Picture of new anti-slavery commissioner Sara Thornton

New Anti-Slavery Commissioner announced

The Government today announced that the new Independent Anti-Slavery Commissioner will be Sara Thornton, a former chief constable at Thames Valley Police.

Ms Thornton replaces Kevin Hyland OBE, who was the UK’s first anti-slavery commissioner and who resigned from the role in May last year, citing government interference as a significant frustration during his tenure.

Mr Hyland repeated these claims when he then gave evidence to the Home Affairs Select Committee last October.

The role of the Independent Anti-Slavery Commissioner was created as part of the landmark Modern Slavery Act 2015 with a remit to provide independent advice on improving efforts to tackle modern slavery.

There are estimated to be as many as 136,000 people in modern slavery across the UK and globally that figure is as high as 40 million.

Concerns about the independence of the role

Following the abrupt departure of Mr Hyland, very serious concerns were raised about the independence of the role and whether under the current system, the Government is overly involved.

Mr Hyland was appointed in part because he had prior experience and knowledge of modern slavery from his time running the Met’s human trafficking investigations team. It is not clear exactly what experience and expertise Ms Thornton has when it comes to modern slavery.

During the recruitment process for the new commissioner, the First interim Report of the panel set up to conduct the Independent Review of the Modern Slavery Act 2015 was published, focusing exclusively on the role of the Independent Anti-Slavery Commissioner.

In the report, the review panel highlighted the absolute necessity of the Commissioner’s independence: “He/she must have the freedom to scrutinise and advise on the efforts of Government department and agencies, the police, the Crown Prosecution Service and others in the area of prevention, prosecution and protection.”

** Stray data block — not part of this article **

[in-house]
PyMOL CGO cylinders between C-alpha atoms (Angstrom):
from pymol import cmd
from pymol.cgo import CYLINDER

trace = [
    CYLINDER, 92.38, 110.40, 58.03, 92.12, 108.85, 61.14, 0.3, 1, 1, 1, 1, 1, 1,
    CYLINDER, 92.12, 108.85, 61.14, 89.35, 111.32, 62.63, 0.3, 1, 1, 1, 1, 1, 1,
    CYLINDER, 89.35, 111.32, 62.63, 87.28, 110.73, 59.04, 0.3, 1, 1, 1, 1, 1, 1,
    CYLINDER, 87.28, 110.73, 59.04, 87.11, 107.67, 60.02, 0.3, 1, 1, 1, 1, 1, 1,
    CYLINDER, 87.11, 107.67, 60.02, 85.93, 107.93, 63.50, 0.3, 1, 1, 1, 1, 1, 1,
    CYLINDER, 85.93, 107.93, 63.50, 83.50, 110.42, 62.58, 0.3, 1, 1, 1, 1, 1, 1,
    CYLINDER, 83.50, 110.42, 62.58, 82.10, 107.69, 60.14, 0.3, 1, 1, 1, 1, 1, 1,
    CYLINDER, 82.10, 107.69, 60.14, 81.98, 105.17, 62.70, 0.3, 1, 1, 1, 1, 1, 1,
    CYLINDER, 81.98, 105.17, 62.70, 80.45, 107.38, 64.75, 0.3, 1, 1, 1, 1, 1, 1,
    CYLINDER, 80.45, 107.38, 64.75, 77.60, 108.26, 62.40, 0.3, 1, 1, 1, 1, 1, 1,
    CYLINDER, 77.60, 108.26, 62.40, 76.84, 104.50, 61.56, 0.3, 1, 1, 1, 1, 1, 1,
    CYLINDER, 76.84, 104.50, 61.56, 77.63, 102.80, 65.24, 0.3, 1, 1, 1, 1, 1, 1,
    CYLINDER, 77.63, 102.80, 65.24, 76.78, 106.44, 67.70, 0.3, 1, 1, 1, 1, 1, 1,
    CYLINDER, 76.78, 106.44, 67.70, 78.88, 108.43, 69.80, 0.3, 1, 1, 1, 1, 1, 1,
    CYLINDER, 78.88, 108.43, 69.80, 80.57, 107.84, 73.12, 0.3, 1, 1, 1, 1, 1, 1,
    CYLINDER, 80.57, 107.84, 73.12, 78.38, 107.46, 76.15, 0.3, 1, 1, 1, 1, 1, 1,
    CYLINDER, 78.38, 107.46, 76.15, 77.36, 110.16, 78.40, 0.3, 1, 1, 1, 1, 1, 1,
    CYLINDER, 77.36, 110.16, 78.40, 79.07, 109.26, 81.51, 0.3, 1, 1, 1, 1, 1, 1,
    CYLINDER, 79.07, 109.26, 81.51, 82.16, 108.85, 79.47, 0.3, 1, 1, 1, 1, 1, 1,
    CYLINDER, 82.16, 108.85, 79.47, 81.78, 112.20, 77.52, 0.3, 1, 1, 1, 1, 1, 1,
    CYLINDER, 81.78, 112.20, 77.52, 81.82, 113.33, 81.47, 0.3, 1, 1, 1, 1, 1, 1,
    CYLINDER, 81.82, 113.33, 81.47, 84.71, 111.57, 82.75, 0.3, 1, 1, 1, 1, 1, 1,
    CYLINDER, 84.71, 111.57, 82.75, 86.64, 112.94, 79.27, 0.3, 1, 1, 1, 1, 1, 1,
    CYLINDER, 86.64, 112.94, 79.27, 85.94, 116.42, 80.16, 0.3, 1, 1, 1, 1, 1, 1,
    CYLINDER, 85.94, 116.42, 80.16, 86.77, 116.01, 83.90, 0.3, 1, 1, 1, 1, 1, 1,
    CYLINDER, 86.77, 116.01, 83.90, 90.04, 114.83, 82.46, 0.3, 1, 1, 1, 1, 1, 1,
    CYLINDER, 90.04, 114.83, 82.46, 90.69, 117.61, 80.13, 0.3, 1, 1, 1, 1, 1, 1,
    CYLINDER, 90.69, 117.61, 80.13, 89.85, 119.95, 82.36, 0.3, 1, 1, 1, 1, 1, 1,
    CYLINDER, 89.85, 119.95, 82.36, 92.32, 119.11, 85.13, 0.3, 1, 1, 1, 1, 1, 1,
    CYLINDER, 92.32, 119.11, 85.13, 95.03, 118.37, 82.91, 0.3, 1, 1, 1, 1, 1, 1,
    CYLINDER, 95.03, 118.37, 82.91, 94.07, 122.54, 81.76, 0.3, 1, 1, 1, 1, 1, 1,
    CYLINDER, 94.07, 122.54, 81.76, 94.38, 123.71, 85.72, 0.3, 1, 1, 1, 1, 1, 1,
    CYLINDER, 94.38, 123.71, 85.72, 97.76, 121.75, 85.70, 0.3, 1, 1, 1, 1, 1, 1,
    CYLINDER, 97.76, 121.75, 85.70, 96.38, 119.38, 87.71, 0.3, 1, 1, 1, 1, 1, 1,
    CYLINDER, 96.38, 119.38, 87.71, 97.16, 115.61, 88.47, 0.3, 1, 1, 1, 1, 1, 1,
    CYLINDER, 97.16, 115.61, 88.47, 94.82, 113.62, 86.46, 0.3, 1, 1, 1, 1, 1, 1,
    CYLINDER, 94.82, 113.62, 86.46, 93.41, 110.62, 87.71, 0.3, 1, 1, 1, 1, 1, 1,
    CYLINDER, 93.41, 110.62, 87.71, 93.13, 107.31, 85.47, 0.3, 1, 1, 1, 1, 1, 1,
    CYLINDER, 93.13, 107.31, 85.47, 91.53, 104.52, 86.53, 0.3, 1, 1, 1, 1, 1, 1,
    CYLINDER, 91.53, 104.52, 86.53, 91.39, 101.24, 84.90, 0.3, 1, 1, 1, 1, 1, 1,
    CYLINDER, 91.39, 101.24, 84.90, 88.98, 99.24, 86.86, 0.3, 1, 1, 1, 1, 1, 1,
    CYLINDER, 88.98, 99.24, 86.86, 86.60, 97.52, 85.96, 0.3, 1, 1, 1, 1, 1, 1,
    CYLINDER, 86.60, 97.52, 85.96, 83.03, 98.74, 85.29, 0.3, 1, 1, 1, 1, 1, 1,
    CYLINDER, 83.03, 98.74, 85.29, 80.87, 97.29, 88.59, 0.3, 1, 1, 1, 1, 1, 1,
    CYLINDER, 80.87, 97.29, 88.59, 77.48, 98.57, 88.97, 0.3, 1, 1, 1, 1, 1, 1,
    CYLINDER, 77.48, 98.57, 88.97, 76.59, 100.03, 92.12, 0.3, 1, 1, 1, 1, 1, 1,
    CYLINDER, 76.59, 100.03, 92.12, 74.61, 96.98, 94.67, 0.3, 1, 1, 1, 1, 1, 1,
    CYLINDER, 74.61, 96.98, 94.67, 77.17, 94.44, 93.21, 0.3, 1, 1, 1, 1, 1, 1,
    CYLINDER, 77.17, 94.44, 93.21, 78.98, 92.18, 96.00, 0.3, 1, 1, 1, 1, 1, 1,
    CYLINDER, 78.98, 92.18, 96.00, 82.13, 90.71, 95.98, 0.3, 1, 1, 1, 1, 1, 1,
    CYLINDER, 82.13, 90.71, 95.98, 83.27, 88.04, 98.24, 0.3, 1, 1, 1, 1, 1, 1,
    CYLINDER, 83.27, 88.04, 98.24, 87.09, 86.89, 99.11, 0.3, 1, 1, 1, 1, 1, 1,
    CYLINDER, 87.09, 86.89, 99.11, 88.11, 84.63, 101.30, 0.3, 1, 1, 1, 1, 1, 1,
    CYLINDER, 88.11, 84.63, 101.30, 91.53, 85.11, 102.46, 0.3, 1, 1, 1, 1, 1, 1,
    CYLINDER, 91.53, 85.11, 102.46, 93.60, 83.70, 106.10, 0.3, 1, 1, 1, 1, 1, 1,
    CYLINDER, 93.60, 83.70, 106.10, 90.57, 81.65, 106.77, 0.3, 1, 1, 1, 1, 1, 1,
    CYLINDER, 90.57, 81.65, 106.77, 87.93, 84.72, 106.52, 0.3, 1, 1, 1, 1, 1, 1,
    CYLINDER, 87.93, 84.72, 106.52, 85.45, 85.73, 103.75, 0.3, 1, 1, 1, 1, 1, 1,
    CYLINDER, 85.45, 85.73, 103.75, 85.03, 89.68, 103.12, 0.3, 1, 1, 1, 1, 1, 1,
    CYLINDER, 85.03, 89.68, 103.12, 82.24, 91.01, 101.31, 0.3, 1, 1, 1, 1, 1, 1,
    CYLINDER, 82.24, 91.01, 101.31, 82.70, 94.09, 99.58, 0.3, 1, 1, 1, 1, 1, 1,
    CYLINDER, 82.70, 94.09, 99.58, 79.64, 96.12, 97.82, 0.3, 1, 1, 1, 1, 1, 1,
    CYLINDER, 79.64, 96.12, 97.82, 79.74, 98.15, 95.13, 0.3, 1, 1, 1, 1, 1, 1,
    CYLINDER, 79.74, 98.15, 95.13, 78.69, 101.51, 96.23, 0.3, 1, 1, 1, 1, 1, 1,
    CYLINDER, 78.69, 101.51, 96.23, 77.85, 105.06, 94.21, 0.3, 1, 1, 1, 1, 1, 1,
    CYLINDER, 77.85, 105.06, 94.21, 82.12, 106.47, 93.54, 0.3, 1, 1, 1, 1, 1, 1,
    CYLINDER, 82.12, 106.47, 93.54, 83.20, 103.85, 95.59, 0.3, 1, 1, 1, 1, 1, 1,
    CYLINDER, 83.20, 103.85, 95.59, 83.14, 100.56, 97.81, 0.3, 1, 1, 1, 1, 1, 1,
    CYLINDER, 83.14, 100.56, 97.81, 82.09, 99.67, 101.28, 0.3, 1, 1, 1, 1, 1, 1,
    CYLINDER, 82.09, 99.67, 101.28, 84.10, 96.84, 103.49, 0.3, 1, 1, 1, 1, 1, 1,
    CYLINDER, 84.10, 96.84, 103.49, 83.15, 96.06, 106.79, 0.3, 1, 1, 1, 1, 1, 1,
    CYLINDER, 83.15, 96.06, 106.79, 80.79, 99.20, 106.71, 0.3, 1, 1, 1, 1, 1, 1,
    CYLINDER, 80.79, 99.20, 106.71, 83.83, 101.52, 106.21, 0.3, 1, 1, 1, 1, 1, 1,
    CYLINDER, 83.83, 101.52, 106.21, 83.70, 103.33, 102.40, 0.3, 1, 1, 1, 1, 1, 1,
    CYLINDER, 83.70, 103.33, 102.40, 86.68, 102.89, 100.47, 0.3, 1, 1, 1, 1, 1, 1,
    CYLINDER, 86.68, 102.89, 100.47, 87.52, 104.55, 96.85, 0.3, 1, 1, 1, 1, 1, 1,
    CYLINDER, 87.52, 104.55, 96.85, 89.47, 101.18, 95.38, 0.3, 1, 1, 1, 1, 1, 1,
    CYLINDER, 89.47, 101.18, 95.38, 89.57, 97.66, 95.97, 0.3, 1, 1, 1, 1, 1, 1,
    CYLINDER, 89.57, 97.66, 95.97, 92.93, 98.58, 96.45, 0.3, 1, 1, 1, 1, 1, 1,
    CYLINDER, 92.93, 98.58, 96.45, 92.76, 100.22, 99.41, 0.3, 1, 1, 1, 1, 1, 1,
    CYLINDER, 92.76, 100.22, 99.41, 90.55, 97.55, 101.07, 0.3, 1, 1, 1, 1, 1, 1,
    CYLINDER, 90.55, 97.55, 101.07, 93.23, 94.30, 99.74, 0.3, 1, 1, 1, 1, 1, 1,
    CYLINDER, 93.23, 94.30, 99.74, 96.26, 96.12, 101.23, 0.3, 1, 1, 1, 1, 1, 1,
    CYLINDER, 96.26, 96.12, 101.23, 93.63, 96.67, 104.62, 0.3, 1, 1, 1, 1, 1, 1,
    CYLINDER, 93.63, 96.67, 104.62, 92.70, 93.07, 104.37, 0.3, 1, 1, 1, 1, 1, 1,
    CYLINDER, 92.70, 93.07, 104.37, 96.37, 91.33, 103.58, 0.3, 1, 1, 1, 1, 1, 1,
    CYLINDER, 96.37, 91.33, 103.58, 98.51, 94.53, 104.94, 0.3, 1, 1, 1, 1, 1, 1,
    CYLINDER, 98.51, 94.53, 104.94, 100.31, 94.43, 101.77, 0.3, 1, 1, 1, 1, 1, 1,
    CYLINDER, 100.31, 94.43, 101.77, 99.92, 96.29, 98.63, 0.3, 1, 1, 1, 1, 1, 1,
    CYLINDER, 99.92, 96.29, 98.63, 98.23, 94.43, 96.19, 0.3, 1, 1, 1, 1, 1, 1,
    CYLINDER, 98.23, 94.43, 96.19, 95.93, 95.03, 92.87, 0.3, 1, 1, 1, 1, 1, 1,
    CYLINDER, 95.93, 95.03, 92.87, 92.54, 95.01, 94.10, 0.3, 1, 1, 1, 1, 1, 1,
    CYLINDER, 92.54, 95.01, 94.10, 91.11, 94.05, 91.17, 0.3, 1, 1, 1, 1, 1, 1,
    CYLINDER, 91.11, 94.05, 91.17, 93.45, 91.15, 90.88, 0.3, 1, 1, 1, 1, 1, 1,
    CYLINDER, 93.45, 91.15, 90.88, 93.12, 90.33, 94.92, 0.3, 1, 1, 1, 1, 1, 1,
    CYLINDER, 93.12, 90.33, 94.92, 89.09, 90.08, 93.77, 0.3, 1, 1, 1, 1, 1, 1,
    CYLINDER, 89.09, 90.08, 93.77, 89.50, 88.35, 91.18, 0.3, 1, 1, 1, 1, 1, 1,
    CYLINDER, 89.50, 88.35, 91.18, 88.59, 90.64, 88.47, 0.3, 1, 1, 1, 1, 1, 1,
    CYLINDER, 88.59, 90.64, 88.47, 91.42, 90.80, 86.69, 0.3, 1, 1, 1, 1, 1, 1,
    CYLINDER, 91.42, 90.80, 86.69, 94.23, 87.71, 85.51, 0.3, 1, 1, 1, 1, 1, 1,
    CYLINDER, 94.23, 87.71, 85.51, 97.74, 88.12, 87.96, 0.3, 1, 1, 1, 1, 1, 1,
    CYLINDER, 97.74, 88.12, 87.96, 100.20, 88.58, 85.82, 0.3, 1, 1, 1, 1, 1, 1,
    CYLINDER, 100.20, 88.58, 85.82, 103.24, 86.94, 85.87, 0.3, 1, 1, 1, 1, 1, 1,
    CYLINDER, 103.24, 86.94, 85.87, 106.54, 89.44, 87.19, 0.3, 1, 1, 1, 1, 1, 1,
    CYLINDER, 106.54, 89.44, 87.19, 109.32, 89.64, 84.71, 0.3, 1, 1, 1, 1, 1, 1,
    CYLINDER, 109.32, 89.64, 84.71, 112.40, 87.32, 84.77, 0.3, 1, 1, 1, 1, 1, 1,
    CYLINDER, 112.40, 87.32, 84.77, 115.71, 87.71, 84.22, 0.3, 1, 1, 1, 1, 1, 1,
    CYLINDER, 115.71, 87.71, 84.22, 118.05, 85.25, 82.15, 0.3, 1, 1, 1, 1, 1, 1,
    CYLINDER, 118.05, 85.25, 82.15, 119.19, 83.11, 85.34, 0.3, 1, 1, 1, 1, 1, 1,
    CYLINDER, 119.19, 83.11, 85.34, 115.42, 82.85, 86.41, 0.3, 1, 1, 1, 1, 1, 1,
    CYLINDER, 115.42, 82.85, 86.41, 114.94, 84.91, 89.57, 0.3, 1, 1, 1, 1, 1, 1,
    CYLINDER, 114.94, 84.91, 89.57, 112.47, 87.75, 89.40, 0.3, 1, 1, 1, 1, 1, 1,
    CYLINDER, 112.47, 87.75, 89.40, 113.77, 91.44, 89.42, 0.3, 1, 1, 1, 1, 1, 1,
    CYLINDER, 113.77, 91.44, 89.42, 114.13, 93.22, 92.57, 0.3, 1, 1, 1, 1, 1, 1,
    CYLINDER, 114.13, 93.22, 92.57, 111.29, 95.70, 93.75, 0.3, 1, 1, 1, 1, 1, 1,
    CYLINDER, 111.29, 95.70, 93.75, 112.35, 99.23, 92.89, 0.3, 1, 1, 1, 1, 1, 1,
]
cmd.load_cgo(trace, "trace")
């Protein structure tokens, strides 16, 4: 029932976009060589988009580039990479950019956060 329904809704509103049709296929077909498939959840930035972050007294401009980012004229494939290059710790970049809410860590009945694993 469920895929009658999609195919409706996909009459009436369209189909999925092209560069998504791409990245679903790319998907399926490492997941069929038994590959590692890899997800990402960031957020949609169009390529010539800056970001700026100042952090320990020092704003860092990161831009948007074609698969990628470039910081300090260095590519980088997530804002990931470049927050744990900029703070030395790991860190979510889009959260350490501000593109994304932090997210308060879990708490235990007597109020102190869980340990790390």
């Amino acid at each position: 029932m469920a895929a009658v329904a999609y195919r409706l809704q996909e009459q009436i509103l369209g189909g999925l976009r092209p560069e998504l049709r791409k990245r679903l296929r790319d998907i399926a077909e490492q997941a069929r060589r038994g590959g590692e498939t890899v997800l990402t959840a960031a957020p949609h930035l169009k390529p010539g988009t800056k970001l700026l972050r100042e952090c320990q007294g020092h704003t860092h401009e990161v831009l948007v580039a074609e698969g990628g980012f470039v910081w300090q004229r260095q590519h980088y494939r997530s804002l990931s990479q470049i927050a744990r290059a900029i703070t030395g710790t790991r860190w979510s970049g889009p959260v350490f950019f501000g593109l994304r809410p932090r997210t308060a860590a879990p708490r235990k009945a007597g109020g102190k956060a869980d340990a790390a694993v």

Given the centrality of the Commissioner’s independence, the panel urged the Government to stop the recruitment process, until the concerns had been addressed. The Home Secretary, however, rejected these proposals.

CARE’s Senior Policy Officer for Human Trafficking, Louise Gleich said:

“The role of the independent anti-slavery commissioner is a key part of the Modern Slavery Act and fulfils an absolutely vital role in scrutinising efforts to address modern slavery here in the UK.

“We welcome Ms Thornton to the job and look forward to seeing how she plans to take this very challenging role forward.

“CARE shares the concerns expressed in the first interim report from the review panel of the Modern Slavery Act about the independence of the role.

“For the Commissioner to succeed, she needs to be free to do her job without unnecessary interference or pressure from the Government.

“I hope that Ms Thornton will be committed to providing independent scrutiny and willing to challenge the Home Office where necessary. 

"It would be great if Ms Thornton also keeps the victim-first focus of the first Commissioner, Mr Hyland.

“There is much still to be done in tackling modern slavery across the UK and CARE looks forward to working with Ms Thornton in the coming months to strengthen the effectiveness of our anti-slavery laws.”

More about the review of the Modern Slavery Act

The Modern Slavery Act 2015 was hailed as ground-breaking, and the UK Government has sought to take a leading role in the fight against modern day slavery promoting the Act around the world. 

However, there are areas of the Act which could be strengthened and CARE welcomes the Government’s decision to review the legislation.

The members of the panel conducting the review are Frank Field MP, Maria Miller MP and Baroness Butler-Sloss. They were asked to focus on four areas of the Modern Slavery Act and produce a report for the Home Secretary by March 2019. CARE has submitted evidence to the review.

The four areas they are looking at are:

The Independent Anti-Slavery Commissioner

Transparency in supply chains

Independent Child Trafficking Advocates

The legal application of the Act (including the definition of exploitation, reparation orders and the statutory defence)

Find out more

You can find out more about the review here

For more on CARE’s on-going work on modern slavery see here

WATCH: Lord McColl, the Peer behind the Modern Slavery (Victim Support) Bill explains why his Bill is so important in helping and empowering victims

Please note: picture courtesy of STEVE PARSONS /WPA POOL/GETTY IMAGES

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